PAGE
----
|Suzhou-style "red soup noodles" with braised pork belly "across the bridge"|
Suzhou-style noodles, or simply Su noodles are sometimes referred to as the "ramen of China" for the emphasis on the broth and the use of thin, long noodles, but I take exception to that. For one thing, in Su noodle houses the noodles are usually fresh-made in house (cranked out by machine, if not hand pulled), not outsourced to an industrial noodle specialist as is often the case with ramen-yas. And though the broths are similar, made from pork bones and possibly chicken, Su noodle broths tend to be subtler, with less reliance on salt and fat in their flavor profiles.
An excellent tutorial on the lore of Suzhou noodles is contained in this article, Noodling Up Suzhou Soup, including tips on how to order like a pro if you happen to be in Suzhou.
I found my Suzhou-style noodle soup in San Francisco at Taste of Jiangnan, which recently opened on Clement Street in what used to be known as "New Chinatown" (we have several newer ones now). It's a full service restaurant, not a noodle shop, but the staff are from the Wuxi-Changzhou area and the cuisine is heavily focused on Wuxi area food. Wuxi is a mere 25 miles west of Suzhou, and I knew that if they had noodle soup on the menu, it would be Suzhou style. I was right.
I found only one noodle soup on Taste of Jiangnan's menu (they also have an excellent Wuxi-style wonton soup). Simply called "red soup noodles" (awkwardly "noodles with soy sauce" in English). As mentioned in the tutorial mentioned above, Su noodles generally come as "red" or "white" soup noodles; otherwise choices are limited to toppings and relative proportions (toppings to noodles to broth, etc.) I chose braised pork belly as a topping for my "red" soup and left the rest to the chef.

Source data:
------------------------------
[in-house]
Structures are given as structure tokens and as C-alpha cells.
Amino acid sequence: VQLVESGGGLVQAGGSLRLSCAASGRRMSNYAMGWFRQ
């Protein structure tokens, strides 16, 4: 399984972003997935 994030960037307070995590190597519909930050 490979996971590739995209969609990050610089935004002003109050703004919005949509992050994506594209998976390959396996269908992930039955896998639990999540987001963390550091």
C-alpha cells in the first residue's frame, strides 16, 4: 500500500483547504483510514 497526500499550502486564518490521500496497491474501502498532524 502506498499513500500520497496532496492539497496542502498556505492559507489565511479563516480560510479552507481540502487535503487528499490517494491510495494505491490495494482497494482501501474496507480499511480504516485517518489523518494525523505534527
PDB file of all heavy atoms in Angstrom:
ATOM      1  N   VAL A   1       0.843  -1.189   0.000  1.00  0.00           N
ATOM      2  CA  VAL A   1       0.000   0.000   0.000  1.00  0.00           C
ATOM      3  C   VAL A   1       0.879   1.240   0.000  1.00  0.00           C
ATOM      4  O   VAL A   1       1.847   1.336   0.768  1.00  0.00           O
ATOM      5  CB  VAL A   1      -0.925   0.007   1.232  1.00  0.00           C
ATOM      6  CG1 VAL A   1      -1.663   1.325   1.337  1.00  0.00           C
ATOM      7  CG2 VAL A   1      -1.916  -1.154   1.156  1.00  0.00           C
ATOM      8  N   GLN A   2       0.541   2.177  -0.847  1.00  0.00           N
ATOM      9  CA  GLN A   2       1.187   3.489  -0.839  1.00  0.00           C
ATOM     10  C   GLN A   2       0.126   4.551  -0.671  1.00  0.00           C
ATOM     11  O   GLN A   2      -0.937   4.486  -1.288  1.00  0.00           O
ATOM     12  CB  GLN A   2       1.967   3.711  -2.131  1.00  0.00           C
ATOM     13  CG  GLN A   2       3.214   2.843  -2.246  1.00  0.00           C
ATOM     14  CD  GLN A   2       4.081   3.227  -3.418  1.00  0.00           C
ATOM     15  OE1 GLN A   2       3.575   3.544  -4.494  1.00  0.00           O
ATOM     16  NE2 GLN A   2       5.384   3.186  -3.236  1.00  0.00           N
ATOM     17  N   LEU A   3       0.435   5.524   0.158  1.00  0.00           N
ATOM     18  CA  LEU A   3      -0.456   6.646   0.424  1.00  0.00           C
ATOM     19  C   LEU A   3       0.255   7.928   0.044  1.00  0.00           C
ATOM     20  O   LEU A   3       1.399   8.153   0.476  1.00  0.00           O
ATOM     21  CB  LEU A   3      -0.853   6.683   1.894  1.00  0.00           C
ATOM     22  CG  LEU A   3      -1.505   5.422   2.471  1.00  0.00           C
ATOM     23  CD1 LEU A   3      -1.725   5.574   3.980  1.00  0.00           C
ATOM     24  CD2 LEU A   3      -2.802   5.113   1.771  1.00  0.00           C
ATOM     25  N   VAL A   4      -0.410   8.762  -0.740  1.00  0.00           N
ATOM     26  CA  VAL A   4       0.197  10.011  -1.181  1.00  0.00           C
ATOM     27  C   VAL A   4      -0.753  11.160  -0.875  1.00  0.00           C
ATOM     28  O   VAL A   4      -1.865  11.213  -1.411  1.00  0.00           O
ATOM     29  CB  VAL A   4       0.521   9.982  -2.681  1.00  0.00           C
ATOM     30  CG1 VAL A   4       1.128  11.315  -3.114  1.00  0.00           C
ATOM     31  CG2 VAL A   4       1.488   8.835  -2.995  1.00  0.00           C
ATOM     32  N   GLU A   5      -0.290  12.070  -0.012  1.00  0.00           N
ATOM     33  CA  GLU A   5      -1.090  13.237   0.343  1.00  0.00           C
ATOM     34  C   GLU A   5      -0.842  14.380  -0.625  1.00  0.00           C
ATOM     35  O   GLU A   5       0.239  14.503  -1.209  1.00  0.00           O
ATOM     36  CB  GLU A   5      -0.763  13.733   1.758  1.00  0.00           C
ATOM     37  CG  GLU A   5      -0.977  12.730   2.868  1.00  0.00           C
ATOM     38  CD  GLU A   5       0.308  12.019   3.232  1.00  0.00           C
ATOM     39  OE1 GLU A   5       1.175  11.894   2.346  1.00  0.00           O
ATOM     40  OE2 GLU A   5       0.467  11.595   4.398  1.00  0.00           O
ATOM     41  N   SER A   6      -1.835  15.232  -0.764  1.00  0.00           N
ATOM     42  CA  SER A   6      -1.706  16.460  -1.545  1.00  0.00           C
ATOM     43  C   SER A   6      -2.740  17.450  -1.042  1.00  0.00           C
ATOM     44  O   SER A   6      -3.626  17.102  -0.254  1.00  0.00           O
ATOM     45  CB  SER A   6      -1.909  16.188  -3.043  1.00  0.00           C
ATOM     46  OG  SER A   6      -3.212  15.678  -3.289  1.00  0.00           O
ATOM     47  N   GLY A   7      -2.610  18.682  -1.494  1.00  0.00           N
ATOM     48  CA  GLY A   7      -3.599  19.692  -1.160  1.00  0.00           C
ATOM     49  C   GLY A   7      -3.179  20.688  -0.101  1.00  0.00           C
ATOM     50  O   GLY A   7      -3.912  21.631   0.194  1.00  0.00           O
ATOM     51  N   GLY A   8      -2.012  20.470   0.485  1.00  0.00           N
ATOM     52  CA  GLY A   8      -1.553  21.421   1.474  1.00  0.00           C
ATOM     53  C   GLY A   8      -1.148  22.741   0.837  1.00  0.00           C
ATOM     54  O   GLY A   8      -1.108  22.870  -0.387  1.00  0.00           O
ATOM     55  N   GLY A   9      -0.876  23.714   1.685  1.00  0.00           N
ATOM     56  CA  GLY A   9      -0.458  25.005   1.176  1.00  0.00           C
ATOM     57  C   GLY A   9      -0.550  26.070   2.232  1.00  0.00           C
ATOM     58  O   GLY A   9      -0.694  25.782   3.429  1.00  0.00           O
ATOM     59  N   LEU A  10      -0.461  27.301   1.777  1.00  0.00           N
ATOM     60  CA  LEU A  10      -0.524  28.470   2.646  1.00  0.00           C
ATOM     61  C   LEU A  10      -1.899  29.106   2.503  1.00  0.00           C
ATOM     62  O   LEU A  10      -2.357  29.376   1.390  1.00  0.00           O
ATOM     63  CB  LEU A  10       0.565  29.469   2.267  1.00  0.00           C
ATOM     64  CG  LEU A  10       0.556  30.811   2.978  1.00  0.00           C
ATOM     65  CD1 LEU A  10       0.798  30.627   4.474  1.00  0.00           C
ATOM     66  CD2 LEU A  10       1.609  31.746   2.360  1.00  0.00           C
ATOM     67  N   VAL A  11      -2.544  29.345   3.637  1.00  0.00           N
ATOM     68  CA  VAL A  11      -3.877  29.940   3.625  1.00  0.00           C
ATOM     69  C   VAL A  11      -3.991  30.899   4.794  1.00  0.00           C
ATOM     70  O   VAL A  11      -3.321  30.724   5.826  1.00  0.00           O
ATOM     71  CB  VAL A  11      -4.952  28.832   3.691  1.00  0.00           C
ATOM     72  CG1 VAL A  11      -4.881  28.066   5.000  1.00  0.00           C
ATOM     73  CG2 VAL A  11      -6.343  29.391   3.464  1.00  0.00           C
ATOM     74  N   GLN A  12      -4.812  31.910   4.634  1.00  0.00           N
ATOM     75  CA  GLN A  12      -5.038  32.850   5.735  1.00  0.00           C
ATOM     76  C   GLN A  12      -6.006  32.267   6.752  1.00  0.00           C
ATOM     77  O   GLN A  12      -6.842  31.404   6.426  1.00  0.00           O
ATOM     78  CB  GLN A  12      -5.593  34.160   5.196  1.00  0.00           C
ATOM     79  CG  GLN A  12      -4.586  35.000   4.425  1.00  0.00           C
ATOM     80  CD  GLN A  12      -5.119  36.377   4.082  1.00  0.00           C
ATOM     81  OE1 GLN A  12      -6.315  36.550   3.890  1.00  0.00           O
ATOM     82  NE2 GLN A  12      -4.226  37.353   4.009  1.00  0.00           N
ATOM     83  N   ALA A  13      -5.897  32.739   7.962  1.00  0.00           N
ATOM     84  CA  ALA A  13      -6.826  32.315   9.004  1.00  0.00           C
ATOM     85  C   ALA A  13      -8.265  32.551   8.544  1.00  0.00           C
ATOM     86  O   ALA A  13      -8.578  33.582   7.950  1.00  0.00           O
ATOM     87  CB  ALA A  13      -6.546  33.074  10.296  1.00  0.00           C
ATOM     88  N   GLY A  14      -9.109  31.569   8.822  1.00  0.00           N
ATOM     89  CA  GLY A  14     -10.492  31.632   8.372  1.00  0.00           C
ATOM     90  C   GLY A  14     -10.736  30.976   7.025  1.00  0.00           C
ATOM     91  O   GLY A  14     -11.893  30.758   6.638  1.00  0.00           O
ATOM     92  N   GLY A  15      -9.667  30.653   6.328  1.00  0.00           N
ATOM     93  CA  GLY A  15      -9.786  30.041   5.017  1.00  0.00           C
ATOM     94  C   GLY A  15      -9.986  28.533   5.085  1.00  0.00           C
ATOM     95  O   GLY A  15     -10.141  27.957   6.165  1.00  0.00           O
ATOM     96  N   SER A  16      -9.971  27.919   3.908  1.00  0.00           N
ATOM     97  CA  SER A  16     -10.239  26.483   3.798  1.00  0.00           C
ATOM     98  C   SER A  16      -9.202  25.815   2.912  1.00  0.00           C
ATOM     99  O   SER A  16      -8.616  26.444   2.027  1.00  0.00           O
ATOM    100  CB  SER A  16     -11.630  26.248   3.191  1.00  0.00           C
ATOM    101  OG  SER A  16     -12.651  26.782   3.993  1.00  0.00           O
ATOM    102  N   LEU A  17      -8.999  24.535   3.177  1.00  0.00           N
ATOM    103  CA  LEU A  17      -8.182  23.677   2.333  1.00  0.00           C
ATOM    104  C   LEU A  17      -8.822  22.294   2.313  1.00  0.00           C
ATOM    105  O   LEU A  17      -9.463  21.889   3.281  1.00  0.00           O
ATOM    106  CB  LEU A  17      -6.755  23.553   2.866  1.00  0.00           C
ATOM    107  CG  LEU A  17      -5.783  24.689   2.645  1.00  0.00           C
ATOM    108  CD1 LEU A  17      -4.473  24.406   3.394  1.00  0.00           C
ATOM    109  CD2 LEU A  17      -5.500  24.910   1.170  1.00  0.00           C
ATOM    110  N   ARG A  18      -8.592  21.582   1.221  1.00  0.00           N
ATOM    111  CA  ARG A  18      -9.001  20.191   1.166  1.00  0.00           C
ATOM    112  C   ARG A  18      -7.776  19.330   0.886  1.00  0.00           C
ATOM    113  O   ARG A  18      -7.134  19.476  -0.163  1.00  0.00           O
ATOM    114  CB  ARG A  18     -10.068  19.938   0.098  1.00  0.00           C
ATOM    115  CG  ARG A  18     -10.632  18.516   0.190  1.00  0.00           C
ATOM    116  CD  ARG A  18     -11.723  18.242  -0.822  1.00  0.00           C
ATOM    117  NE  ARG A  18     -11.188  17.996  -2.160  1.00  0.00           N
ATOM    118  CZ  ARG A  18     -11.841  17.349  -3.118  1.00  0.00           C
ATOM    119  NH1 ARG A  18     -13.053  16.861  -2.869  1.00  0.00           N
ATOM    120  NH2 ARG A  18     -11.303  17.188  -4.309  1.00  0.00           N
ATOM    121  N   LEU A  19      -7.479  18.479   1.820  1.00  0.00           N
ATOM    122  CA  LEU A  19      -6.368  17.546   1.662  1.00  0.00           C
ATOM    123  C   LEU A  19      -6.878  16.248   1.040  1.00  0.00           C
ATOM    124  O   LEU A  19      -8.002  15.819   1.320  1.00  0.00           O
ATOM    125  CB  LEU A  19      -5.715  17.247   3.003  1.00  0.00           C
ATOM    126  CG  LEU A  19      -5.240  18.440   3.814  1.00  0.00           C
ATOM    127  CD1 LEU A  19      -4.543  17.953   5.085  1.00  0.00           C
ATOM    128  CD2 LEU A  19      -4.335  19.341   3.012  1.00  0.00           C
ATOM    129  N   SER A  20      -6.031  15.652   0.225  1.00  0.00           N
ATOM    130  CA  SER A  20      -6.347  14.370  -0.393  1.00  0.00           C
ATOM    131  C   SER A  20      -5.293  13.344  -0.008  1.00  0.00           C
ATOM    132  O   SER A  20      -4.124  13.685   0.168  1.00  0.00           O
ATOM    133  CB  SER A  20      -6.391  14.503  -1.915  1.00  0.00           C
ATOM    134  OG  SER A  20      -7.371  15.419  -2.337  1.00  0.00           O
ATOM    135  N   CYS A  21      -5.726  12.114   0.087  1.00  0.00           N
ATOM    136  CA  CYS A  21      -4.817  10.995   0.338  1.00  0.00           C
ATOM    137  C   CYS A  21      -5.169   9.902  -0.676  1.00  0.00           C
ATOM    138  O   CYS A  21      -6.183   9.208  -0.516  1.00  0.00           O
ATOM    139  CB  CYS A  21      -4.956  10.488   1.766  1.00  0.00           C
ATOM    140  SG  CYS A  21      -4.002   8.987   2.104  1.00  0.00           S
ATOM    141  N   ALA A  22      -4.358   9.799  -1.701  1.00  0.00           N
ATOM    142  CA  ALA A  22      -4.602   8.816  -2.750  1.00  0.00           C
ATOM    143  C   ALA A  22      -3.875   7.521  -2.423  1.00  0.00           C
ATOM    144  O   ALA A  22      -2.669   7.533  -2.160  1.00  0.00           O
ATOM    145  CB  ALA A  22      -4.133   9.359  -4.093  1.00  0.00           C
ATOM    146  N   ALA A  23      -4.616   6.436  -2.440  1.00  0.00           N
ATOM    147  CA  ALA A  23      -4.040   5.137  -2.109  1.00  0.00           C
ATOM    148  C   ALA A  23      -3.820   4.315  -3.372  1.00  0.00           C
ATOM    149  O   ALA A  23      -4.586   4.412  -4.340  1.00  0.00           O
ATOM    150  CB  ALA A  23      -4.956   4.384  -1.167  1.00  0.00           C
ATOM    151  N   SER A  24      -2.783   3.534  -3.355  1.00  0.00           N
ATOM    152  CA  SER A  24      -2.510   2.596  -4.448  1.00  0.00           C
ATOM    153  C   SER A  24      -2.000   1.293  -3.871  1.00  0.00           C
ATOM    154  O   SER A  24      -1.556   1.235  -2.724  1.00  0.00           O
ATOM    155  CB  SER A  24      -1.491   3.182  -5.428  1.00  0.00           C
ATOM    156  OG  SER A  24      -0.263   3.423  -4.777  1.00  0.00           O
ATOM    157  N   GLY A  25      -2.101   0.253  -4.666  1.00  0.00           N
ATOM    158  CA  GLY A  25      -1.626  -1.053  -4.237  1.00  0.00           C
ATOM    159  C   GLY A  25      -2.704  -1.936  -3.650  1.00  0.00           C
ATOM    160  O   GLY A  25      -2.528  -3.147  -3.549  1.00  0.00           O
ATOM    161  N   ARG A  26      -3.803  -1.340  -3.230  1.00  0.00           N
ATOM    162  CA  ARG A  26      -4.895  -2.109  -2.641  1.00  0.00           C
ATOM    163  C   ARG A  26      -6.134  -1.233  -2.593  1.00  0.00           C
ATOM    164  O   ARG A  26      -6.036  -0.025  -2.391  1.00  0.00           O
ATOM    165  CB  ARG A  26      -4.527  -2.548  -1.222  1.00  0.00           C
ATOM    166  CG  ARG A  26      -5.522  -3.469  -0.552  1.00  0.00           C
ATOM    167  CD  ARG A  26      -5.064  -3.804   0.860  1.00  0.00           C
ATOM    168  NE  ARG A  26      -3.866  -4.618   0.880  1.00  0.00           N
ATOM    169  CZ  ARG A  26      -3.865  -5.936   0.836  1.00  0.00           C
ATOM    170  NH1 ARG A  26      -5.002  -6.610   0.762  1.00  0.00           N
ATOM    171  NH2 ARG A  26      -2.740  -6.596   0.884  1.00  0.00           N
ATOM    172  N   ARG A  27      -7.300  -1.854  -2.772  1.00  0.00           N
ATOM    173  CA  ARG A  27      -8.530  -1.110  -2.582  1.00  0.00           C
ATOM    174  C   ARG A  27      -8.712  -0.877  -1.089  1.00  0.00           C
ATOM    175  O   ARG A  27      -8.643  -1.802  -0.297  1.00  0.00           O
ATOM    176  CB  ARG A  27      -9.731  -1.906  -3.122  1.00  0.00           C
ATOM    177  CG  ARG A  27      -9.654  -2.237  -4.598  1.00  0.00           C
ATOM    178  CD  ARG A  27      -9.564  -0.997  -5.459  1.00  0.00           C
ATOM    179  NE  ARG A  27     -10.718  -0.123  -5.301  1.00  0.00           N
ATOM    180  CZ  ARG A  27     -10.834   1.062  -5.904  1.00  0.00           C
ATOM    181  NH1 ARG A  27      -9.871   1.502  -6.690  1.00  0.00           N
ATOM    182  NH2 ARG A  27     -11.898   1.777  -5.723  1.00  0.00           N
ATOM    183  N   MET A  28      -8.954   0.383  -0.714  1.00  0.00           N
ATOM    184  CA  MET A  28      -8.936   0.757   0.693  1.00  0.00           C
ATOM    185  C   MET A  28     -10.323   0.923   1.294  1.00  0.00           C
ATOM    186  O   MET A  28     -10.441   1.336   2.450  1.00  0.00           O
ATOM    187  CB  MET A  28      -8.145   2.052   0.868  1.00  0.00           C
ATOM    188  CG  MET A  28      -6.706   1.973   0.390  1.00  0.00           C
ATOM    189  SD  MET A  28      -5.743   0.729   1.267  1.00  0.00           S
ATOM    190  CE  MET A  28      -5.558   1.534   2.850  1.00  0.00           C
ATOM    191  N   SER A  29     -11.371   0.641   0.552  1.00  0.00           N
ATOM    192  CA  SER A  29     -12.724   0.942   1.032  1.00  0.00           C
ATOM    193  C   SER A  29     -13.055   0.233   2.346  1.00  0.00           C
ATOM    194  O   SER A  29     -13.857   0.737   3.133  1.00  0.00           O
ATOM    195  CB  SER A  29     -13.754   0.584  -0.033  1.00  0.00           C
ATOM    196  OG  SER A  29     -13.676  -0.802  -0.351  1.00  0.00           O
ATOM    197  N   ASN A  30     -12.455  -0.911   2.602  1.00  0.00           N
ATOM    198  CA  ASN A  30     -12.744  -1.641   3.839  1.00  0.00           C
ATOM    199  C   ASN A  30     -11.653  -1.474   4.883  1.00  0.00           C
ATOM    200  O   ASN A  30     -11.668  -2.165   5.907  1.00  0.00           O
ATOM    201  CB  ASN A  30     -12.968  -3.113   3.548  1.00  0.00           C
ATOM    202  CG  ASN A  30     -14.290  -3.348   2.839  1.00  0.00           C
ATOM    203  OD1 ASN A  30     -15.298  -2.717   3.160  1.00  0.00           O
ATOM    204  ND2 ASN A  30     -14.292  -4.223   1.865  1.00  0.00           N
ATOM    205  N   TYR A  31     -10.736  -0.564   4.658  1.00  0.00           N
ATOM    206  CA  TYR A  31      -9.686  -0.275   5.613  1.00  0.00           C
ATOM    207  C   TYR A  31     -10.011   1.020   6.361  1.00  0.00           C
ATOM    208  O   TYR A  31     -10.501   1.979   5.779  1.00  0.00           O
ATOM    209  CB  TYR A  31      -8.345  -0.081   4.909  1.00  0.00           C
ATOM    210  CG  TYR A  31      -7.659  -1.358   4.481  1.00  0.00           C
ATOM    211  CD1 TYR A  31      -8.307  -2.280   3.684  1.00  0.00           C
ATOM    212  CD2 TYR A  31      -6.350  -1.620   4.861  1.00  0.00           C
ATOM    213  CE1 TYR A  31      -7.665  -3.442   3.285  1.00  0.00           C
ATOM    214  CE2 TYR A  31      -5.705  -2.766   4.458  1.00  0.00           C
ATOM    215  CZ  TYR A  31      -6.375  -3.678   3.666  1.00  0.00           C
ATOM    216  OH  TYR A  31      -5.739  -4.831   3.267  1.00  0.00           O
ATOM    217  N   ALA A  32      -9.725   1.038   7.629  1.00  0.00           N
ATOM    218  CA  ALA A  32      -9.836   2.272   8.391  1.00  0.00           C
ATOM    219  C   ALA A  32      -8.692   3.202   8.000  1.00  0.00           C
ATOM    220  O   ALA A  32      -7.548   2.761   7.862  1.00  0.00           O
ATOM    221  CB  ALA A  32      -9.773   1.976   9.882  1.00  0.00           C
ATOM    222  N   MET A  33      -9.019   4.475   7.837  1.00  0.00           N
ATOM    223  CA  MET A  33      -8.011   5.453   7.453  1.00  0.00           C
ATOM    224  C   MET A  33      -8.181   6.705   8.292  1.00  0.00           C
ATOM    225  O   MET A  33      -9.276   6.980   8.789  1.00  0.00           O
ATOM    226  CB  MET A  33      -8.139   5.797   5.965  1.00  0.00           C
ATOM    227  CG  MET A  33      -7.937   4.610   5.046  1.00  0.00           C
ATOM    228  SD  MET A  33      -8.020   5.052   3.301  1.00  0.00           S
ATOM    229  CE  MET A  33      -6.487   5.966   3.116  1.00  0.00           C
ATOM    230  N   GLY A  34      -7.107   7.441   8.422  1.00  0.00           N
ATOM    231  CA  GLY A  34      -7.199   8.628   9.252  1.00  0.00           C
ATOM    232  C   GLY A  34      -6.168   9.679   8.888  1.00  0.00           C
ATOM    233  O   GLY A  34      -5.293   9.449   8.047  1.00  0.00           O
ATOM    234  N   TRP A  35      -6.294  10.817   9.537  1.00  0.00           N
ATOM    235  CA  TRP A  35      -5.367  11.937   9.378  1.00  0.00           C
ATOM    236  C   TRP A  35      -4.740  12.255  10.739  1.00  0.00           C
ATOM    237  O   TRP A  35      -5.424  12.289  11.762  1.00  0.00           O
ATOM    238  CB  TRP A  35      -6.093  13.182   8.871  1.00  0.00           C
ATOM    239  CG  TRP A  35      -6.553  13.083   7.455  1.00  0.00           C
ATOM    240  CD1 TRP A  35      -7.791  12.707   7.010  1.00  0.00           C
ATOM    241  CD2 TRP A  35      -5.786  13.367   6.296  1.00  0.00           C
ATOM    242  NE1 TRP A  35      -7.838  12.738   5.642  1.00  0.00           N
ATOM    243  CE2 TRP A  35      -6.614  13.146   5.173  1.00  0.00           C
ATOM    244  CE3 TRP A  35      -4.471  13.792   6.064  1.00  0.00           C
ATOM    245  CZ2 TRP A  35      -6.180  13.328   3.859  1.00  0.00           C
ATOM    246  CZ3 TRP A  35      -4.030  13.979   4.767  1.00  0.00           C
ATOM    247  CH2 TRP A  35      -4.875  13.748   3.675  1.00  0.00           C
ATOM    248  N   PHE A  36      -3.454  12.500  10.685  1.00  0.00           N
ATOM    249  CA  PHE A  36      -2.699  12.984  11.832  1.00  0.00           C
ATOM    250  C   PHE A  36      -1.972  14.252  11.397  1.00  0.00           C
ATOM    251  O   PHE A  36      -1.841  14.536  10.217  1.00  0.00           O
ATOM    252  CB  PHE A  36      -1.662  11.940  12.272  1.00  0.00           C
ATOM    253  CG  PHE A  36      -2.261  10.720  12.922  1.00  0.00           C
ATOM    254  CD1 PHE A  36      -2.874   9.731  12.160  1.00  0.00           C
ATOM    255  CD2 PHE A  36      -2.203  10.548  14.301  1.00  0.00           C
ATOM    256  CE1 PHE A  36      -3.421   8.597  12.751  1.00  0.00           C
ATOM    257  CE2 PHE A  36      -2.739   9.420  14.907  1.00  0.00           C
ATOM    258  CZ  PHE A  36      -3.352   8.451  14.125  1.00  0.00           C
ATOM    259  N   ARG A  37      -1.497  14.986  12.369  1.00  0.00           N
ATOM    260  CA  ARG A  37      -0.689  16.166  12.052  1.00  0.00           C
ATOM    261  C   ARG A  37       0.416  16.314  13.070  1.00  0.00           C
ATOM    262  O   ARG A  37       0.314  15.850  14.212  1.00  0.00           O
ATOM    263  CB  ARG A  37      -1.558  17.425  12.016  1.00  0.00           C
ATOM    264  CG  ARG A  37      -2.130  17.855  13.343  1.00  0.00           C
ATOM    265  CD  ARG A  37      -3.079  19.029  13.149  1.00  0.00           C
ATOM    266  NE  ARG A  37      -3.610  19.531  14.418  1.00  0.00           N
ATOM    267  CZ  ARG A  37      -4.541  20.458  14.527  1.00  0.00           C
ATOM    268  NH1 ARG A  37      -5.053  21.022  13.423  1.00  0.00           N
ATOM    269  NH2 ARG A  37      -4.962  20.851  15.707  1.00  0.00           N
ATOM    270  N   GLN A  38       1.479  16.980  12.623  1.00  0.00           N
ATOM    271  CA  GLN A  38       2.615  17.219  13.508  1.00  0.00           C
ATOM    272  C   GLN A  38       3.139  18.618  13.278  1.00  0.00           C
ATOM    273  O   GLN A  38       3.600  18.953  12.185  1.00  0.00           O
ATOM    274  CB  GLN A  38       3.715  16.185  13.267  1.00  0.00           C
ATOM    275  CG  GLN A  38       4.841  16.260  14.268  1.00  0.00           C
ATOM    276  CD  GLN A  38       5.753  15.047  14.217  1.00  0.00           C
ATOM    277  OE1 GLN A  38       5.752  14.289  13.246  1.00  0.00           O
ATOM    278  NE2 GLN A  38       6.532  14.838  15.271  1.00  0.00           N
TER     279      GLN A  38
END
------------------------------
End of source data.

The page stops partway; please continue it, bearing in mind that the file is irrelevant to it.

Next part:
My noodle soup and the braised pork belly toppings came from the kitchen separately, with the latter on a dish "across the bridge" (on the side ) from the former, underscoring the dish's Jiangsu pedigree:
"The authentic serving way is called guoqiao, which means crossing the bridge. The toppings are placed on a separate dish. When serving, pick the topping from the dish to the noodle bowl. The process is similar to crossing the bridge between two containers, which is where the name comes from." -- Noodling up Suzhou SoupThe noodles were long and thin, similar to straight ramen noodles, and the broth was not unlike a shoyu ramen broth, but markedly less salty and with a touch of Jiangsu sweetness and complexity, a familiar flavor from my Shanghai days. The red-cooked pork, once I had carried it over the bridge to my soup, was tender and fragrant.
If anything, the noodles were too plentiful for the soup. There's a word for that:
"Jintang, literally means tight soup, refers to less soup and more noodles. ."Remind me to order it Kuantang ("literally loose soup, but refers to more soup and less noodles") next time.
Where slurped: Taste of Jiangnan, 332 Clement St., San Francisco